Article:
Emerging in recent weeks, the split came into sharp focus when a spokeswoman for Gov. Ron DeSantis tweeted about Wenski’s comment at a recent press conference that DeSantis had referred to the unaccompanied minors as “disgusting,” although the governor didn’t say that.

“Lying is a sin,” DeSantis press secretary Christina Pushaw tweeted Tuesday, showing an ad that included a photo of Wenski. That drew vehement reactions online from backers of Wenski and his position that, although the Biden administration’s immigration policy may be “chaotic,” the state should exercise “magnanimity” with those who arrive, especially children.

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Wenski has noted that the DeSantis policy would shutter a home that’s run by the Catholic Charities of the Archdiocese of Miami that originally opened to care for Cuban refugee minors. He has argued the children coming in recent years from Honduras, Guatemala and El Salvador are no different from Cuban children who arrived 60 years ago sent by parents who feared indoctrination under Fidel Castro’s new communist state.

DeSantis appeared last week at a roundtable with Cuban supporters and rejected the comparisons to the exodus in the early 1960s of 14,000 Cuban minors.

“To equate what’s going on with the Southern border with mass trafficking of humans, illegal entry, drugs, all this other stuff with Operation Pedro Pan quite frankly is disgusting. It’s wrong, it is not even close to the same thing,” DeSantis said. “They were fleeing a communist dictatorship that was persecuting them. Those were not illegal immigrants.”

Days later, Wenski spoke at a press conference with other business leaders and Cuban exiles criticizing Gov. DeSantis, but he mistakenly suggested the governor had referred to the migrant children themselves as disgusting.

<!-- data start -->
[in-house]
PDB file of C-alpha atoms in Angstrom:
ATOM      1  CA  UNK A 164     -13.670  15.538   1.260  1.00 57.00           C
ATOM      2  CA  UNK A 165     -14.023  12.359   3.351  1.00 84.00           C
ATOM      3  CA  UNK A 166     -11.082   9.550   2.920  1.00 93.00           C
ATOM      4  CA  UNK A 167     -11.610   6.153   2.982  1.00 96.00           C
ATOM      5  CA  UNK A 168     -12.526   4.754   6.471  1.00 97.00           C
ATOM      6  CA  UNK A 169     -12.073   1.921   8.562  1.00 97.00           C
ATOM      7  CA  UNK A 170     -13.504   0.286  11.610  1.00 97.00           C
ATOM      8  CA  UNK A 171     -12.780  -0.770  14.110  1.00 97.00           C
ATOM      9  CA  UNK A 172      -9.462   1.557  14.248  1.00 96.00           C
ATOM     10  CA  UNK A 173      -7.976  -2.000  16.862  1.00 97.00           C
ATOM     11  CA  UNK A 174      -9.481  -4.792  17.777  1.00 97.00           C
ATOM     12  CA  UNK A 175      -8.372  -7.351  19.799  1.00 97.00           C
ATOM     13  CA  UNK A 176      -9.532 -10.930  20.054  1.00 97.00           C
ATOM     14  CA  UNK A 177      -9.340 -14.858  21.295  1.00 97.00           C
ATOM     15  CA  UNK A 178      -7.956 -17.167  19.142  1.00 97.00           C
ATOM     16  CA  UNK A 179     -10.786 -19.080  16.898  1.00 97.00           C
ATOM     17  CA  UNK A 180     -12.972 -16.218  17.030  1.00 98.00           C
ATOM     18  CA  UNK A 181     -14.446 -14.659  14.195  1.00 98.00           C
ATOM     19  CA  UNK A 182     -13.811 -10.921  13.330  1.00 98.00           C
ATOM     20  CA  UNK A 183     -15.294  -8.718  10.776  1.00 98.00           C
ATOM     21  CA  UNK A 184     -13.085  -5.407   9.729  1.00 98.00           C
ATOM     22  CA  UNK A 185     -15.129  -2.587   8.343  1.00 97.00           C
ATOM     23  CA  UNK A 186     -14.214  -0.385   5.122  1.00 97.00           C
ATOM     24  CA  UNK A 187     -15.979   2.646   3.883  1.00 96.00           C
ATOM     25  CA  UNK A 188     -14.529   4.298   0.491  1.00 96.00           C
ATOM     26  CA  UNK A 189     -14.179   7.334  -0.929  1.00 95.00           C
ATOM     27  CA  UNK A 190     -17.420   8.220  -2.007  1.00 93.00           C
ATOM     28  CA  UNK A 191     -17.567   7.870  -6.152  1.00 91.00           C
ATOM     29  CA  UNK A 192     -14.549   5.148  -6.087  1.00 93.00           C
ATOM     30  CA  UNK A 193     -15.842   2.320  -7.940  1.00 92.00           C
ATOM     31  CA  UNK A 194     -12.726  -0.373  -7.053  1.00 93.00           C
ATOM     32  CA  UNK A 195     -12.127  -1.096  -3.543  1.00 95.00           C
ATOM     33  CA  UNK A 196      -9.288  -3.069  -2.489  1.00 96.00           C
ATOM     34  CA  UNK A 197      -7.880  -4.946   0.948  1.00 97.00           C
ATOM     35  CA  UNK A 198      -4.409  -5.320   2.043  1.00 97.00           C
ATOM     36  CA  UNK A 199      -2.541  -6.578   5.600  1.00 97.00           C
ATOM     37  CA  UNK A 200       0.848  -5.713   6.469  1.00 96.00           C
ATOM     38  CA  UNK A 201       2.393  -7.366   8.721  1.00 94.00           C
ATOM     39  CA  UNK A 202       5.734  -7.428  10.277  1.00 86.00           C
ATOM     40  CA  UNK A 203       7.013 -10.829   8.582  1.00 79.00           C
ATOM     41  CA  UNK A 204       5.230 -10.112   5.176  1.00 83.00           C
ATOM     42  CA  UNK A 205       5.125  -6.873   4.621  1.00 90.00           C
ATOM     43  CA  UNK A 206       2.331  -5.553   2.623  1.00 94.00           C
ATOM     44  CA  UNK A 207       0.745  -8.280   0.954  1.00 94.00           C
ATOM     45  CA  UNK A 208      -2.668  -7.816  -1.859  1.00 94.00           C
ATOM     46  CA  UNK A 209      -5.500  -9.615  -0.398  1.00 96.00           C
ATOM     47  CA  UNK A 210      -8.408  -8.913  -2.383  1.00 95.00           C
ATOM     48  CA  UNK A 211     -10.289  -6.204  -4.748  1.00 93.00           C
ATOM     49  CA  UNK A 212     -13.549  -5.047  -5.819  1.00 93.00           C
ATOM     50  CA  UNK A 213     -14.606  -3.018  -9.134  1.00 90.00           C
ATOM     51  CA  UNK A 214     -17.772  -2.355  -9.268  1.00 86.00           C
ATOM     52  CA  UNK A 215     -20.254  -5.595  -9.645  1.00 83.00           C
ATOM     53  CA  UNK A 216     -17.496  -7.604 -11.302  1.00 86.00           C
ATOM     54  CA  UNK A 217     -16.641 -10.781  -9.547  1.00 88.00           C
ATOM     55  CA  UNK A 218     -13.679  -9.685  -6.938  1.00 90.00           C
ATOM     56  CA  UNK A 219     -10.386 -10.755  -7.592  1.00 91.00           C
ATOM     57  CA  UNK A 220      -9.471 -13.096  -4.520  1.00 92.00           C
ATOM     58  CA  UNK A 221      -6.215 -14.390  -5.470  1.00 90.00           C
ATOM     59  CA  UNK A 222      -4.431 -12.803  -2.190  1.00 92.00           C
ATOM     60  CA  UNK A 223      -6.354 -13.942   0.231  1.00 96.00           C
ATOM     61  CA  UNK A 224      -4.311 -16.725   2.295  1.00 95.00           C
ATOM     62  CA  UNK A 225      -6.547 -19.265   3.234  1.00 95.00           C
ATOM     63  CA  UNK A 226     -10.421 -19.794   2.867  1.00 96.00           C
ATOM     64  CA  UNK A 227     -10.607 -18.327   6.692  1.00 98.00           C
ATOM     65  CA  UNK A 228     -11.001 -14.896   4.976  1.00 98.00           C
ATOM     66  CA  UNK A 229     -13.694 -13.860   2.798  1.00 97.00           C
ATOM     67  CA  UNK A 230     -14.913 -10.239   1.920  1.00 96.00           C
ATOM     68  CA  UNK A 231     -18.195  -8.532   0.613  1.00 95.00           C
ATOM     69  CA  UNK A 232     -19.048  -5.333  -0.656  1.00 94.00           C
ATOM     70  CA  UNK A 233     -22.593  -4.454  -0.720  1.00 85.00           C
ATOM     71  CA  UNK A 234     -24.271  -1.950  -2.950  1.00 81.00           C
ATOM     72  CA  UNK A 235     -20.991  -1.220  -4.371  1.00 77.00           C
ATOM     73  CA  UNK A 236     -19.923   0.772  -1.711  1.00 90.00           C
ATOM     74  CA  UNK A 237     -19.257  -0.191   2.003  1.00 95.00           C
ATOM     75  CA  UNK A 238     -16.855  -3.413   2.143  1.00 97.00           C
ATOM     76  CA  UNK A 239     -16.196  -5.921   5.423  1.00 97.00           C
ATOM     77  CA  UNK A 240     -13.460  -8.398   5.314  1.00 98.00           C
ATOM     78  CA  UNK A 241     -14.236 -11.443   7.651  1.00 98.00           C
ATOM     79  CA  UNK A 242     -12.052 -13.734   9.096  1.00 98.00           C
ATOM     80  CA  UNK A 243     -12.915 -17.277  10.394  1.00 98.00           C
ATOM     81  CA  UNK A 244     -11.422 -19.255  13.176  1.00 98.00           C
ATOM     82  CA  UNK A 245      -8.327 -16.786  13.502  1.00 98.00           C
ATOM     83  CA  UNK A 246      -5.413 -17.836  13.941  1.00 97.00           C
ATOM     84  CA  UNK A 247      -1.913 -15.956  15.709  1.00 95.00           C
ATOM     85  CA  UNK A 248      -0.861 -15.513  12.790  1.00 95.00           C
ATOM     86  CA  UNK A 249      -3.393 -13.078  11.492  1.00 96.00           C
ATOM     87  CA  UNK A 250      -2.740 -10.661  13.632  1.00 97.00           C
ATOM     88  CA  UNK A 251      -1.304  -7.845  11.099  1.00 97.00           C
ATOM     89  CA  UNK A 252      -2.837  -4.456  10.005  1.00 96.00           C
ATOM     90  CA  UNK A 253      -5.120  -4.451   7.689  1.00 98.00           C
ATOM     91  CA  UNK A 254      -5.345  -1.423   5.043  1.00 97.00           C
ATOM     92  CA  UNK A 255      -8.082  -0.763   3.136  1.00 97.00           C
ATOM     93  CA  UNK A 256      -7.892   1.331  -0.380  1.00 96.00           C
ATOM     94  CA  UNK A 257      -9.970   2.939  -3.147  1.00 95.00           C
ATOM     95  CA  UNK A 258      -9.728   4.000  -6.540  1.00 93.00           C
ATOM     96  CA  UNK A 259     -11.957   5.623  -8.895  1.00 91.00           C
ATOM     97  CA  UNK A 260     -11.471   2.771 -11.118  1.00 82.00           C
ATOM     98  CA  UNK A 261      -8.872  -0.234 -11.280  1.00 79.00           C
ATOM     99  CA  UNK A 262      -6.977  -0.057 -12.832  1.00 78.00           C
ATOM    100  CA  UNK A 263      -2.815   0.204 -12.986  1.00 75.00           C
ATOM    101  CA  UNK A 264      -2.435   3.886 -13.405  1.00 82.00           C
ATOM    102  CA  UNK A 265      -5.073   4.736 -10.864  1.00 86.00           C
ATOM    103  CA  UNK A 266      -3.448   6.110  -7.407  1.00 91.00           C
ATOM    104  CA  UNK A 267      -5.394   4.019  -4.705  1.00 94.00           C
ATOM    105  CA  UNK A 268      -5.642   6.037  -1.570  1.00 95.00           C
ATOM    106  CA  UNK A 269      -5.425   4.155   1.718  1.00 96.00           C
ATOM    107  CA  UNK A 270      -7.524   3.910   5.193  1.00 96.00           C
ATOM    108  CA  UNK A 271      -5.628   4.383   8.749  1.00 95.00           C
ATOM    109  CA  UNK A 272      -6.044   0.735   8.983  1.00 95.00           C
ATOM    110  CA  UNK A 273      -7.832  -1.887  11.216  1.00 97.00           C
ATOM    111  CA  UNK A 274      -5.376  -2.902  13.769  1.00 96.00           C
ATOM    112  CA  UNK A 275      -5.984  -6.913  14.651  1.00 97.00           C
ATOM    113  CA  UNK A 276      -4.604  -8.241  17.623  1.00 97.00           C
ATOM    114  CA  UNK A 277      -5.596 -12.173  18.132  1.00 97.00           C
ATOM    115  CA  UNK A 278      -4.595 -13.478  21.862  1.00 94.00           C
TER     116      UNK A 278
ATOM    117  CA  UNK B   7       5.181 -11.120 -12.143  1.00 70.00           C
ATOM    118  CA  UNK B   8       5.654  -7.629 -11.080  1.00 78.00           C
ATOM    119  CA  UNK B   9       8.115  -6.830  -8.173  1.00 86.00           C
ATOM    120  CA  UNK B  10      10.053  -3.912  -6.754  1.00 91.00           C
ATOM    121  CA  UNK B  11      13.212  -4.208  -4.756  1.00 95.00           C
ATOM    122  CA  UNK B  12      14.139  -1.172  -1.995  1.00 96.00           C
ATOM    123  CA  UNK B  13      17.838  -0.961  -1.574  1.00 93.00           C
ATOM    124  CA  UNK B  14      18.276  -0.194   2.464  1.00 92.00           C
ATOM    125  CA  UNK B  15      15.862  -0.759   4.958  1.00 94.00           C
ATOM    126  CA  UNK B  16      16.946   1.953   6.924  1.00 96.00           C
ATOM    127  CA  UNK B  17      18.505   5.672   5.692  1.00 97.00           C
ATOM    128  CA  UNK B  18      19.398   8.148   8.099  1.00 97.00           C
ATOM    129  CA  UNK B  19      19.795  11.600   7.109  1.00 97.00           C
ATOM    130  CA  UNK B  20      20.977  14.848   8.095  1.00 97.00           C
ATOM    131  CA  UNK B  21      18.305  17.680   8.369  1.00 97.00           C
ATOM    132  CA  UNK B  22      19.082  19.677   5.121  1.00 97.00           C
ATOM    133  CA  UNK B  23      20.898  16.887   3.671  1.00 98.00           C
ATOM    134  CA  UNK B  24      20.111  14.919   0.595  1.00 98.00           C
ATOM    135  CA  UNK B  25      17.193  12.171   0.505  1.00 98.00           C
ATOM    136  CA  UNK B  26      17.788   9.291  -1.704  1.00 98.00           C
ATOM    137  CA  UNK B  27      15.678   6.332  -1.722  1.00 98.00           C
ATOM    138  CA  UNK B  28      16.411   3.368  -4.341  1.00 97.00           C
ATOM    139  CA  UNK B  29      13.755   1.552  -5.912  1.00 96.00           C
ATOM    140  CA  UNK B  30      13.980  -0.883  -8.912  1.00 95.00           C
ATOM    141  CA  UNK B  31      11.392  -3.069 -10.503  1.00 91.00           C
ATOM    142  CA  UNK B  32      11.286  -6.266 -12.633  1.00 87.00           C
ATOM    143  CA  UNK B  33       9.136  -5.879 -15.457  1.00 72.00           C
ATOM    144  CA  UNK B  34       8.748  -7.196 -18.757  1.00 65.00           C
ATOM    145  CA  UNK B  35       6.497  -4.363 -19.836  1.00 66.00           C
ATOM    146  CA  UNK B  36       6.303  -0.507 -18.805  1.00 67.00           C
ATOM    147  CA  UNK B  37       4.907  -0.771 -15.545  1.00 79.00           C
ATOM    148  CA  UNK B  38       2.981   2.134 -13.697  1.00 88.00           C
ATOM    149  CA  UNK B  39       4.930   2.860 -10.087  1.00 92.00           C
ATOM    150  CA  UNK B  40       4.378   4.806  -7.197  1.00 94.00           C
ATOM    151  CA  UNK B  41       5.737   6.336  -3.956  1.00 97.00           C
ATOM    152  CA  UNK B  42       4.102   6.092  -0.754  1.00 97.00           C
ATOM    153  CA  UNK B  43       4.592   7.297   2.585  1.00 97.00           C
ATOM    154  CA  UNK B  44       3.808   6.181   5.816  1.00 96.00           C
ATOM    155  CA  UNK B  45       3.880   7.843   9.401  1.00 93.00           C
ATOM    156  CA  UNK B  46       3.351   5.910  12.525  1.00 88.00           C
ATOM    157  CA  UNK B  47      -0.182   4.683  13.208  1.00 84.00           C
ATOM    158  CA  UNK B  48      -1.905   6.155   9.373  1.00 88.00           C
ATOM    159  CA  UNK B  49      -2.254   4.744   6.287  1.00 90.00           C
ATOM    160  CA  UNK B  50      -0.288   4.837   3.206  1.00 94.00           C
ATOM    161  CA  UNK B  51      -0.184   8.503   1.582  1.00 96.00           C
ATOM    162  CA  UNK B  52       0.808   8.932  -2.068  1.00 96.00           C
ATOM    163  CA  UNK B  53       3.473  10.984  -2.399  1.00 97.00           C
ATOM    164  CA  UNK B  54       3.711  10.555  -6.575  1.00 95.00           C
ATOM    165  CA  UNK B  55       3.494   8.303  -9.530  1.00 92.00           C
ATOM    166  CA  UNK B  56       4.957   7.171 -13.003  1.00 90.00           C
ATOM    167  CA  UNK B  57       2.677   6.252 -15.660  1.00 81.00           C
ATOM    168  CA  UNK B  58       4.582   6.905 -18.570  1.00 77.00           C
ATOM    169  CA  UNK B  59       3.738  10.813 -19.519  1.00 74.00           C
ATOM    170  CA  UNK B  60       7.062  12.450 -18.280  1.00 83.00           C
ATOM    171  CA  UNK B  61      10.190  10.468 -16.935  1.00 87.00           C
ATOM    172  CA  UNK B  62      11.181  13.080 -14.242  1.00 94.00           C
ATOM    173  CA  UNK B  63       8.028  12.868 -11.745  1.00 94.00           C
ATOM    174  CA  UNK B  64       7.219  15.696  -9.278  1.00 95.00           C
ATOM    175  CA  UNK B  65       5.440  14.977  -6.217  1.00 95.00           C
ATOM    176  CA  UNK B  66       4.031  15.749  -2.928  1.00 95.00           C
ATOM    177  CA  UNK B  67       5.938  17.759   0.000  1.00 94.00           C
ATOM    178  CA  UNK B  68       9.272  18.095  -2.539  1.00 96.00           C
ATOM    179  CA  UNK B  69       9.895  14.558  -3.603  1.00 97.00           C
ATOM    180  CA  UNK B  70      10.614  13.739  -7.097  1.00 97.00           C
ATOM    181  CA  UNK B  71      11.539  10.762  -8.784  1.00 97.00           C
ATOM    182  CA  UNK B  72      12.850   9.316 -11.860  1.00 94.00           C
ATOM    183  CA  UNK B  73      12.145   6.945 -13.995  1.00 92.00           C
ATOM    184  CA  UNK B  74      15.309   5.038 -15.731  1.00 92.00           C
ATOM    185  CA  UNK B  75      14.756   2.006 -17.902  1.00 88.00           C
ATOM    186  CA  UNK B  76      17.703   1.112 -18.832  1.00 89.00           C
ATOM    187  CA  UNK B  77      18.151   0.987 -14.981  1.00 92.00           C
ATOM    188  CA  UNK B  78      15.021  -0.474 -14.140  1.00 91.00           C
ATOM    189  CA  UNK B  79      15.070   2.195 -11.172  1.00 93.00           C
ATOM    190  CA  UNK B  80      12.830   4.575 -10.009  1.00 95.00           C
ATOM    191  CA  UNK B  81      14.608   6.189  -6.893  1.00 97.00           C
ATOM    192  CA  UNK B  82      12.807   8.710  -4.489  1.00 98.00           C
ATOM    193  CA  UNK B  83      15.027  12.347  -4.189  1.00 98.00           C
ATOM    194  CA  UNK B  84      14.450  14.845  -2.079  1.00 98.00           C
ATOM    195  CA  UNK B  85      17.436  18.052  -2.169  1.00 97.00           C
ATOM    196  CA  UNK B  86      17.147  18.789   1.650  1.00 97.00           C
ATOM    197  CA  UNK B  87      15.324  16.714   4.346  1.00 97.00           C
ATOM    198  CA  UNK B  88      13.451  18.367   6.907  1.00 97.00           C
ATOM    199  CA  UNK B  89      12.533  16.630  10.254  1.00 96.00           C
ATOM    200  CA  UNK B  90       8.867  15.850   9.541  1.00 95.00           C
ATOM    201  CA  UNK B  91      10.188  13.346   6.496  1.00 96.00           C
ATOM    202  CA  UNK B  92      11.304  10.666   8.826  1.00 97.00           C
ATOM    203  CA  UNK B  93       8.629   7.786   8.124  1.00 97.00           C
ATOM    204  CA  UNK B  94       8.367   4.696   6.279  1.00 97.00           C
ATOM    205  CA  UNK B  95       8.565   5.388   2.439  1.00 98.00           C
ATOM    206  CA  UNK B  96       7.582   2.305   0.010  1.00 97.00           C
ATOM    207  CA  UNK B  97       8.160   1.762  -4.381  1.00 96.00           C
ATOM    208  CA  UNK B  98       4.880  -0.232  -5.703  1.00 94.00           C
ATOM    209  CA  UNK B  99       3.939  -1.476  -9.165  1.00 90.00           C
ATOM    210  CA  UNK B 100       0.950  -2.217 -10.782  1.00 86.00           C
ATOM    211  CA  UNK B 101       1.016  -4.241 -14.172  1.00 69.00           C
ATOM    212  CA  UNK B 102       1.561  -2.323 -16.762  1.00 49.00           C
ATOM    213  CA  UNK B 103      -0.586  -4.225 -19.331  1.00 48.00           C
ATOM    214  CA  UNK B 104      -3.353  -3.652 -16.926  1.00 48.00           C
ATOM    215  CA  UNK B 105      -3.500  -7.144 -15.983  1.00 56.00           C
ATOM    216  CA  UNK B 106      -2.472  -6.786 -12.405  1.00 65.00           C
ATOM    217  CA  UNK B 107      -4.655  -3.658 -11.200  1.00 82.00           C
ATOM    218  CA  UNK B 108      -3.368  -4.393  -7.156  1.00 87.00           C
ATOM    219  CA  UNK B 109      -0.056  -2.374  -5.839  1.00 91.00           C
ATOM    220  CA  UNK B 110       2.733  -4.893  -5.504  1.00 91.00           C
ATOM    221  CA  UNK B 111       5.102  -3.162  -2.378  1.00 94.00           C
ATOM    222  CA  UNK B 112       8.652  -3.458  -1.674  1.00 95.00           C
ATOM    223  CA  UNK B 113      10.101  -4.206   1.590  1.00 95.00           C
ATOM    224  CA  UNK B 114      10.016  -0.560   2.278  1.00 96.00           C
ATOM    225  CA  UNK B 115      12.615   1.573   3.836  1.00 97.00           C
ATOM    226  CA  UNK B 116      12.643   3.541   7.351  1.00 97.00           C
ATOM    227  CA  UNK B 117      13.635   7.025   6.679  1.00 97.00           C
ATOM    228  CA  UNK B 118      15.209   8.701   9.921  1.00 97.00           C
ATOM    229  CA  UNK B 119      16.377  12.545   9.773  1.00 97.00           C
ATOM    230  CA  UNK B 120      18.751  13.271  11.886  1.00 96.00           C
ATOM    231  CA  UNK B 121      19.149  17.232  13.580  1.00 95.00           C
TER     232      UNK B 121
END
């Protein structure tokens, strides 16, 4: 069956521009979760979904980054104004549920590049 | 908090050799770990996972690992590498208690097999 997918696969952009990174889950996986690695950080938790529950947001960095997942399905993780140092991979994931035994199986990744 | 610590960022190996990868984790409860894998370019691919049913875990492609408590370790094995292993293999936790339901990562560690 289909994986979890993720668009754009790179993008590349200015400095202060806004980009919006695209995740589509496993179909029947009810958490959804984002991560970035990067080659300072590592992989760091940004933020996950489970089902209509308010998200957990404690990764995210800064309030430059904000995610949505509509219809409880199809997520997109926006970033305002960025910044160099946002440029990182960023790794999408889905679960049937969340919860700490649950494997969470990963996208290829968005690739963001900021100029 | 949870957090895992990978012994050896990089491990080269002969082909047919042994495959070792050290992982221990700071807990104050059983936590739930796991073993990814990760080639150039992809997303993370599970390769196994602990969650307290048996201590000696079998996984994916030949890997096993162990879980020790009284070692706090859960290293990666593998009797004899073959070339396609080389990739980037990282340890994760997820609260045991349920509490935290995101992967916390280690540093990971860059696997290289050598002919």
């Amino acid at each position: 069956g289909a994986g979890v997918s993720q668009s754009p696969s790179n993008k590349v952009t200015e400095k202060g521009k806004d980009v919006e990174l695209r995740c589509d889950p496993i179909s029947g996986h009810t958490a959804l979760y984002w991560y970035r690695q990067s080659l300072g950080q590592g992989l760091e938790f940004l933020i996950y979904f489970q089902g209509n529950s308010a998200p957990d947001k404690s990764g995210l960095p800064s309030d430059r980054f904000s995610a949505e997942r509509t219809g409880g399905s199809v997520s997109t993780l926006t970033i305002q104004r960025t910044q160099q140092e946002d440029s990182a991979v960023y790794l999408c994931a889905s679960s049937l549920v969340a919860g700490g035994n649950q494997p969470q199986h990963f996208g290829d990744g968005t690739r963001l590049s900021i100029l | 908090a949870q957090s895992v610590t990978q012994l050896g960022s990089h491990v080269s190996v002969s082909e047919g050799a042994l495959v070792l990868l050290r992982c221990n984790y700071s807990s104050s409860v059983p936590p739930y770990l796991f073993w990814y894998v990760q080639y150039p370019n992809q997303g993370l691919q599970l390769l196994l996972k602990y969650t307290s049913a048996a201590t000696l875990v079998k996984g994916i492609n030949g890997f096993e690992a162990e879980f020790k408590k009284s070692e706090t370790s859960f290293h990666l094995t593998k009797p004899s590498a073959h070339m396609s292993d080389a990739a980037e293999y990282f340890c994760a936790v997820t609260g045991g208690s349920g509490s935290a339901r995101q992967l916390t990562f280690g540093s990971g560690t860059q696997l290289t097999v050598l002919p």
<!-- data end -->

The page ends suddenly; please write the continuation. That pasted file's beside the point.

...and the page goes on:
“This is a new low in the zero-sum politics of our divisive times,” Wenski said. “Children are children, and no child should be deemed disgusting especially by a public servant.”

Though going against Florida’s Roman Catholic archbishop might seem a risky stance for a governor who has focused on conservative, family values, former Florida Republican strategist Mac Stipanovich said the episode may play to the “Republican base.”

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“They’ve decided they will gain more from going after innocent children with brown skin than they will lose by criticizing the archbishop,” said Stipanovich, who left the GOP and endorsed Joe Biden for president.

The facilities at risk of losing their licenses are part of a federally funded program for minors who typically arrive in the U.S.-Mexico border without their parents and reunite them with relatives already in the country.

Children have to seek counsel on their own but get to present their cases before an immigration judge, who decides if they qualify for legal relief. A Congressional Research Service report from last September noted that many factors lead children to migrate, including lack of employment, presence of gangs, corruption as well as tropical storms and food insecurity.

DeSantis issued the order saying it wanted no involvement in a federal program that encourages smuggling of minors without their parents.

During the George W. Bush administration, Congress transferred the care and custody of migrant children away from immigration authorities to the U.S. Department of Health and Human Services, which manages a network of shelters mostly run by nonprofits to provide less restrictive settings for children.